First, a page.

Easter traditions in Georgia

Making a bag for willow branches for Willow Sunday; copyright Keith Kenney, 2012

Handmade bag for willow branches; copyright Keith Kenney, 2012

To all of our family and friends in the United States, Happy Easter! To all of our friends in Georgia, Greece and other Orthodox countries, we will wait until next Sunday, and then say: “Christ is Risen!” To which you will undoubtedly respond: “Indeed He is Risen.”

The week before Easter begins with Willow Sunday which Americans know as Palm Sunday. Special services are conducted in almost every church in Georgia, but particularly on Passion Thursday and Good Friday. Passion Thursday is connected to the Last Supper when Jesus Christ washed his apostles’ feet and when Judah betrayed him. Next Thursday, the Catholicos Patriarch of Georgia will wash the feet of twelve priests just like Christ did with the Apostles. Good Friday is connected with the Crucifixion, lamentation and burial of Jesus Christ. In Svetistkhoveli Cathedral, where Christ’s Robe is buried, a cross will be put in front of the altar at 2pm, and a special ritual will follow. On Saturday night, the most devout Orthodox Christians go to church and stay at the church until late Easter morning. Then people have a special meal to break the fast. Georgians fast for 40 days before Easter. Fasting means no sugar, eggs, dairy products, fish, or meat are allowed, as well as no sexual relations. On Easter Monday, churches conduct a special prayer in memory of the deceased, and Orthodox Christians bring red eggs and flowers to the graves of their relatives.

People prepare for Easter by dying eggs red on Good Friday and by baking Easter Bread, called Paska. The eggs symbolize the blood of Christ. They are placed on green wheat grass, which symbolizes new life, resurrection, and eternity. People grow this wheat grass  on flat plates two weeks before Easter. On the Saturday evening before Easter, people take the eggs and Easter breads to church for a blessing. After the service, people take the bread and eggs home and crack the eggs during the next days. The person who ends up with the last unbroken egg is believed to have a year of good luck.

Dye for eggs for Easter; copyright Keith Kenney, 2012

Wheat being grown for Easter; copyright Keith Kenney, 2012

In surfing the Web, I found two interesting articles related to Easter. In 2009, President Saakashvili attended Easter services at the Holy Trinity Cathedral and made a statement to journalists that mixed Easter with nationalism. He said, “This is a celebration of victory of a good over an evil; we should all remember that goodness is on the Georgian side and eventually the falseness and evil will definitely collapse and retreat and Georgia will prevail and gain victory,” http://www.allgeo.org/index.php?option=com_content&view=article&id=6026:orthodox-christians-mark-easter&catid=44:communities&Itemid=2

The other—a multimedia piece—shows how one village in Georgia celebrates Easter by playing Lelo, a pre-Christian rugby-like game with a 16-kilogram ball. http://www.eurasianet.org/node/34614

Red eggs for Easter; copyright Keith Kenney, 2012

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About keithrkenney
Keith Kenney is a professor of visual communication at the University of South Carolina. He is living in Tbilisi, Georgia, for a year. This blog is about several topics. "CSJMM-Journalism" is about the students, faculty and staff members of the Caucasus School of Journalism and Media Management in Tbilisi, Georgia. "USC-Journalism" is about the students, faculty and staff members of the School of Journalism and Mass Communications (SJMC) at the University of South Carolina in Columbia, SC. CSJMM and SJMC are recipients of a "Journalism School Partnership" program grant from the US Department of State. The purpose of this $750,000 grant is to improve CSJMM and ensure its sustainability. "Tbilisi, Georgia" is about Susanna Melo and my experiences in Tbilisi. "Columbia, SC" will be about our experiences in our home town--Columbia--when we return home. "Georgia" is about Susanna and my experiences when we travel in Georgia outside of Tbilisi. "United States" is about our experiences traveling in the US. "Films and Photography" is about two documentary films I'm working on in Georgia. One story follows how Adishi handles the rapid tourism that is being developed in Svaneti. The other story follows Tamaz Jalagania, who is a craftsman of swords and guns, an opera singer, and an extraordinary storyteller. "Scholarship" is about my current books, articles, reviews, and grants.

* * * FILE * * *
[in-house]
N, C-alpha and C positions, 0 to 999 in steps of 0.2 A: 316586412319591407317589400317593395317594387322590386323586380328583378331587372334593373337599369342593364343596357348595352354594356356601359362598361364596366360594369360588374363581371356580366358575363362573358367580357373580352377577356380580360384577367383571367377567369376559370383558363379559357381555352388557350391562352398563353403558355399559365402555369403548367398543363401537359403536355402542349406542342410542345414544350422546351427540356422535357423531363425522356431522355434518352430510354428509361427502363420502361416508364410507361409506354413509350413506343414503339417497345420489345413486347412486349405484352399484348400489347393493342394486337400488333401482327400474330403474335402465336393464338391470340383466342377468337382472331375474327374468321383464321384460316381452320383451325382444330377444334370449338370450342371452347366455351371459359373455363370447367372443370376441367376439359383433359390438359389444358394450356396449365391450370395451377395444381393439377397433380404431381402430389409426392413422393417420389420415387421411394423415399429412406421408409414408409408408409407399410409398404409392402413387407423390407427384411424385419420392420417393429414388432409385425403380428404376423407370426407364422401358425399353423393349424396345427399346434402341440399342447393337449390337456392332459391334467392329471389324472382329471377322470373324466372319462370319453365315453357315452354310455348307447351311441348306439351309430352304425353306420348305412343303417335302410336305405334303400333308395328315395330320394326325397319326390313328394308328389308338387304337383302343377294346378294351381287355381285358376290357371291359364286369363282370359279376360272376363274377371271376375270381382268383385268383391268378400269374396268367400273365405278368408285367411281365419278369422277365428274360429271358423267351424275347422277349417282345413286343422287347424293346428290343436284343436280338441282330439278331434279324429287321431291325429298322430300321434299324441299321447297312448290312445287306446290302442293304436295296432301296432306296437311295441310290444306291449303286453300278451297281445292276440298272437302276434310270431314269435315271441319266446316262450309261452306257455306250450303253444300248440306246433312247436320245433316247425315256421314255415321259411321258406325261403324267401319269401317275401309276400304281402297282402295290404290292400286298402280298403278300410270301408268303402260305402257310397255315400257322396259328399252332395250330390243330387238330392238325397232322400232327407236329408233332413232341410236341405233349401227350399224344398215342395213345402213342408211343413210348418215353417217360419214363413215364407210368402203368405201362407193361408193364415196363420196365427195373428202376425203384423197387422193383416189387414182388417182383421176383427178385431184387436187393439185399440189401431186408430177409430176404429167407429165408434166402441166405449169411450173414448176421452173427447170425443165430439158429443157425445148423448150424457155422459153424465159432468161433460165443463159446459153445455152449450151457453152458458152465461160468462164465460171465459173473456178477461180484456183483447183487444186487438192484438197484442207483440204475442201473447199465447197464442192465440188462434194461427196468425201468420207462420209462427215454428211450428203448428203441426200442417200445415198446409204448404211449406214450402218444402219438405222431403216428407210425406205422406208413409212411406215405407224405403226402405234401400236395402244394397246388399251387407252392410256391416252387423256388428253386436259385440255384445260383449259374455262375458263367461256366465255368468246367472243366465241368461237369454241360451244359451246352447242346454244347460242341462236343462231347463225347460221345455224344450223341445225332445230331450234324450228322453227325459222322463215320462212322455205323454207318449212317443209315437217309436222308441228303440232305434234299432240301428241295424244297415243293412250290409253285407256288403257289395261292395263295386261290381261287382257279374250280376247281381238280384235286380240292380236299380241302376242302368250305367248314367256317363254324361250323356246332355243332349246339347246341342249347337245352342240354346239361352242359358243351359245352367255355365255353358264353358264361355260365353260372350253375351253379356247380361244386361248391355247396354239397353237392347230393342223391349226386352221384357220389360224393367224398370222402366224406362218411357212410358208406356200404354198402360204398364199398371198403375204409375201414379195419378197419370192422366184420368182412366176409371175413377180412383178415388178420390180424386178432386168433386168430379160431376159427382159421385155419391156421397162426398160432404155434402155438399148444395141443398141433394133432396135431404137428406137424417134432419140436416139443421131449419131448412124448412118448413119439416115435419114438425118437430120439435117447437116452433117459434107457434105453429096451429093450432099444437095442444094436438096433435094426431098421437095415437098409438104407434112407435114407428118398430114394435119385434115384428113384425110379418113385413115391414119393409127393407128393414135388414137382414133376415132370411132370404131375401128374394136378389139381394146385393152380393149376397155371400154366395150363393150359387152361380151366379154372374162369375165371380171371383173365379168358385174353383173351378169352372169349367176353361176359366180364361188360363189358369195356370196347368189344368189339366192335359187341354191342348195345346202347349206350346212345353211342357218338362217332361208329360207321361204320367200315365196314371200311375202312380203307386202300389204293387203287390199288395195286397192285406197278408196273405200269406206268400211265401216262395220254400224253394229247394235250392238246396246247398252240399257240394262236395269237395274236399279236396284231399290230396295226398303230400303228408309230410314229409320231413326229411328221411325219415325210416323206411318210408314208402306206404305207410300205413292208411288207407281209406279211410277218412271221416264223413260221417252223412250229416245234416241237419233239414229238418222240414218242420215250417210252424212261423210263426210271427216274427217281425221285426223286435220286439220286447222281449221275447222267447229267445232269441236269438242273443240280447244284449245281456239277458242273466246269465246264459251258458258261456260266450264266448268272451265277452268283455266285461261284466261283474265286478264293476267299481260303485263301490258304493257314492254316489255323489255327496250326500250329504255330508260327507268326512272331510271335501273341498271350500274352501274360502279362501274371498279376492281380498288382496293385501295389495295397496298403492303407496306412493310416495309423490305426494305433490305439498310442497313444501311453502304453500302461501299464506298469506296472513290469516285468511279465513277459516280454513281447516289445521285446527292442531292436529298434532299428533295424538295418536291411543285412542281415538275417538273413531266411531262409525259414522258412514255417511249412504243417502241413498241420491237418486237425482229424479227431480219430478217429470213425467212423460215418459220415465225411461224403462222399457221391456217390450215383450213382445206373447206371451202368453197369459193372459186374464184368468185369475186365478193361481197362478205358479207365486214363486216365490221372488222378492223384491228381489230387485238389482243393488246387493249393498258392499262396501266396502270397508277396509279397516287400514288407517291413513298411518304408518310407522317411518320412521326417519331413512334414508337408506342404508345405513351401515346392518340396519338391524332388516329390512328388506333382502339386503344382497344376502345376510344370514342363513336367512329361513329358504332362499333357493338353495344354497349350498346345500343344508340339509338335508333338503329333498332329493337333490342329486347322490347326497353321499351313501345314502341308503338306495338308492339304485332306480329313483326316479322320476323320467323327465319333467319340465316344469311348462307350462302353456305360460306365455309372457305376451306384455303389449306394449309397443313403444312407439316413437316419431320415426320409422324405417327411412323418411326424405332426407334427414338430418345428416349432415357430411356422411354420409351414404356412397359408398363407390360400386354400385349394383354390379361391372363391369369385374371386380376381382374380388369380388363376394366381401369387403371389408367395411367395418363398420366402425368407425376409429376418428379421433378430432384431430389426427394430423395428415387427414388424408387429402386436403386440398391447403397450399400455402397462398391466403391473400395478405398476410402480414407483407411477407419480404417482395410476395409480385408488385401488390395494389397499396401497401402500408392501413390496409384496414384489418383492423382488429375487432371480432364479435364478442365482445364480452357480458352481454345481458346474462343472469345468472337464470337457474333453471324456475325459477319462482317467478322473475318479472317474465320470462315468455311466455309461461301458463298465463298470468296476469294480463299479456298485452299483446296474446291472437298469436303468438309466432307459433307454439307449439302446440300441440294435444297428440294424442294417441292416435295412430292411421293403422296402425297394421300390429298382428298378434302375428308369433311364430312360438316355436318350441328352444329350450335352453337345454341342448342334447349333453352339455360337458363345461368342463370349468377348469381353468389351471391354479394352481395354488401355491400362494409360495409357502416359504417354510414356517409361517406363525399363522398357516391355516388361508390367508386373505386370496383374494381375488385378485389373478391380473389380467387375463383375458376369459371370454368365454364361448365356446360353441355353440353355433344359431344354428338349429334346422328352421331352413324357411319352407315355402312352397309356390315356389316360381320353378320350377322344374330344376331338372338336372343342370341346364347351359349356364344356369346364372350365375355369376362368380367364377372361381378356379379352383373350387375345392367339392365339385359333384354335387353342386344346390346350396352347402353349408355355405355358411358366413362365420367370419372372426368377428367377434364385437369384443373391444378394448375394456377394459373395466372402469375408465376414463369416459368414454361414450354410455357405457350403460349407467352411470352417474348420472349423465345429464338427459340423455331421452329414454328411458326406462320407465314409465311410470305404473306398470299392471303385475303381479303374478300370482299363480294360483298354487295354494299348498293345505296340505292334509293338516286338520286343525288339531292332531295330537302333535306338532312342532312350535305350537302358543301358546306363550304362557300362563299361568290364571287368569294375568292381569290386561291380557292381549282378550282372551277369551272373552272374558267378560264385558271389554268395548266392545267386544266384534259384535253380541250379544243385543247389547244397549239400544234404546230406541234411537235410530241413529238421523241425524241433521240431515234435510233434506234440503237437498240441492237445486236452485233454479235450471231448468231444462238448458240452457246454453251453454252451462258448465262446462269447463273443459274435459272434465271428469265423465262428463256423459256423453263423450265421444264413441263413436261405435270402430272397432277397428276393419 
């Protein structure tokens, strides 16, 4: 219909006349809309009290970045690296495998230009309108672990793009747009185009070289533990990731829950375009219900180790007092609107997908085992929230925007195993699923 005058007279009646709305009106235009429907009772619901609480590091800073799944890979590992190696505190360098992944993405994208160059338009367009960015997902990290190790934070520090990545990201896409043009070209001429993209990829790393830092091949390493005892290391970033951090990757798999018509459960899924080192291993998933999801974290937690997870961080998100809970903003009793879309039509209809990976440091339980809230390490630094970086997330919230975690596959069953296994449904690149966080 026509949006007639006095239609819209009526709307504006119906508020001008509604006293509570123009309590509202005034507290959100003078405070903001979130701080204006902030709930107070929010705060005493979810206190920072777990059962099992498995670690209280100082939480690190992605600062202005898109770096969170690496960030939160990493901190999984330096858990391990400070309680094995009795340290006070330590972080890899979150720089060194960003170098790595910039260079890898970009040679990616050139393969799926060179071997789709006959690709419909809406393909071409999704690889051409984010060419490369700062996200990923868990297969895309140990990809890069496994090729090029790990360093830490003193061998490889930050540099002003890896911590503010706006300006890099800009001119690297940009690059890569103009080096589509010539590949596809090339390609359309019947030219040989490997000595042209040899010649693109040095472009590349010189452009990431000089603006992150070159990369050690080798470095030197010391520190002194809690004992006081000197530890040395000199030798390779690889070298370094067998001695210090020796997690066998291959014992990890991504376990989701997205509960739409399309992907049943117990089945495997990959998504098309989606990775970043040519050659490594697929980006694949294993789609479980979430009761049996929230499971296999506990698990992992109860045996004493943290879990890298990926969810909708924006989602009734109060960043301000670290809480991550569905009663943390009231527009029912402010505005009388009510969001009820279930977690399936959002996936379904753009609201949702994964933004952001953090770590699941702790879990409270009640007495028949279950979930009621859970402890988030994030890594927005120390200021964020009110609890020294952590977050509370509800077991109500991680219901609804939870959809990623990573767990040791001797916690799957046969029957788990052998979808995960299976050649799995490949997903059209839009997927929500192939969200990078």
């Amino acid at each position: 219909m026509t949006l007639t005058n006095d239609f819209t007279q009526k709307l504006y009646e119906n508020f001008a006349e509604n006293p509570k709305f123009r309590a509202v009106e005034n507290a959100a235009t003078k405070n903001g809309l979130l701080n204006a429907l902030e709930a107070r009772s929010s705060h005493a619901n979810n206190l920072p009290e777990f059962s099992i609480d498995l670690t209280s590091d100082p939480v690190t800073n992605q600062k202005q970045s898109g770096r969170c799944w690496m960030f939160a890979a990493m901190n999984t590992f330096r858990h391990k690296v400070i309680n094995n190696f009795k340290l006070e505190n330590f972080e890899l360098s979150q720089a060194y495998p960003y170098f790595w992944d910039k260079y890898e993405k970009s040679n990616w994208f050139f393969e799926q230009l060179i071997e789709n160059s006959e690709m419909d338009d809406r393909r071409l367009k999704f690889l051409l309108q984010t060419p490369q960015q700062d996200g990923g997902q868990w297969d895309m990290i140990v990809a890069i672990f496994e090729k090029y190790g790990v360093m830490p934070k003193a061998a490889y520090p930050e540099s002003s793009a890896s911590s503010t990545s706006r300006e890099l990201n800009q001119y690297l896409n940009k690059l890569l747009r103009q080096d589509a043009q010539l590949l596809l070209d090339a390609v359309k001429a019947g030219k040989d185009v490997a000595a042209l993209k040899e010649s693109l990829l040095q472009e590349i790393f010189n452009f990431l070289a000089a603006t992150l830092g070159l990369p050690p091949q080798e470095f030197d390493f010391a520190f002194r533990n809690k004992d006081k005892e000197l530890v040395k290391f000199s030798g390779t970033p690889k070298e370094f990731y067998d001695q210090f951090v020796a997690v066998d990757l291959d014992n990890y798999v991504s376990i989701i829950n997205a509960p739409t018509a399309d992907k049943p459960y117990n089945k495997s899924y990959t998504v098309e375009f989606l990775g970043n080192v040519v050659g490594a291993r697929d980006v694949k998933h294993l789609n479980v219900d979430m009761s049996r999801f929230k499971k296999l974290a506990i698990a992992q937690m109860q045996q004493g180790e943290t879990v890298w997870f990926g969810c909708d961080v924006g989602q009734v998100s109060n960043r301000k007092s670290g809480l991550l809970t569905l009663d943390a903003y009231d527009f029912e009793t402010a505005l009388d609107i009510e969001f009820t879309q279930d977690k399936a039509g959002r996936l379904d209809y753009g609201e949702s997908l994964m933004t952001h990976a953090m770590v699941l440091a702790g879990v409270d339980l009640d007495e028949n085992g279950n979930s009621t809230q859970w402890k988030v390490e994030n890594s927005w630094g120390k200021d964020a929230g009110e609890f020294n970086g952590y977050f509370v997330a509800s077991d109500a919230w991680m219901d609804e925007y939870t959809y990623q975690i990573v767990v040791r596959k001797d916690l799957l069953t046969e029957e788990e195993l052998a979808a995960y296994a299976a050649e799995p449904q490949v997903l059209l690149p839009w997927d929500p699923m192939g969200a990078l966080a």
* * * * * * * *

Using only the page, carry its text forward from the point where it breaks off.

3 Responses to Easter traditions in Georgia

  1. Hello dear Keith,
    I am from Georgia, currently studying in Germany, at Karlshochschule International University.
    As the Easter is coming soon, I was planning to do a small presentation about Georgian Easter here, in Germany. I decided to search for some additional info in Google and I was amazed by your article.
    It’s so nice and emotional when you read how well can people of other nationalities describe and love your country!
    Thanks a lot for sharing this,
    Best Regards,
    Nino Khachiashvili

    • keithrkenney says:

      You are very kind. My wife and I love Georgia. It is our second home. It might be our “first” home if it wasn’t so far away from where our children live. We are back in Tbilisi for a month–June 17 to July 17, 2013. We arrived from the airport, walked down a street near Freedom Square and saw TWO old friends. You are not in a “foreign” country if you see 2 friends on the street moments after you arrive!

  2. Pingback: Easter In Georgia – Hopscotch Adoptions

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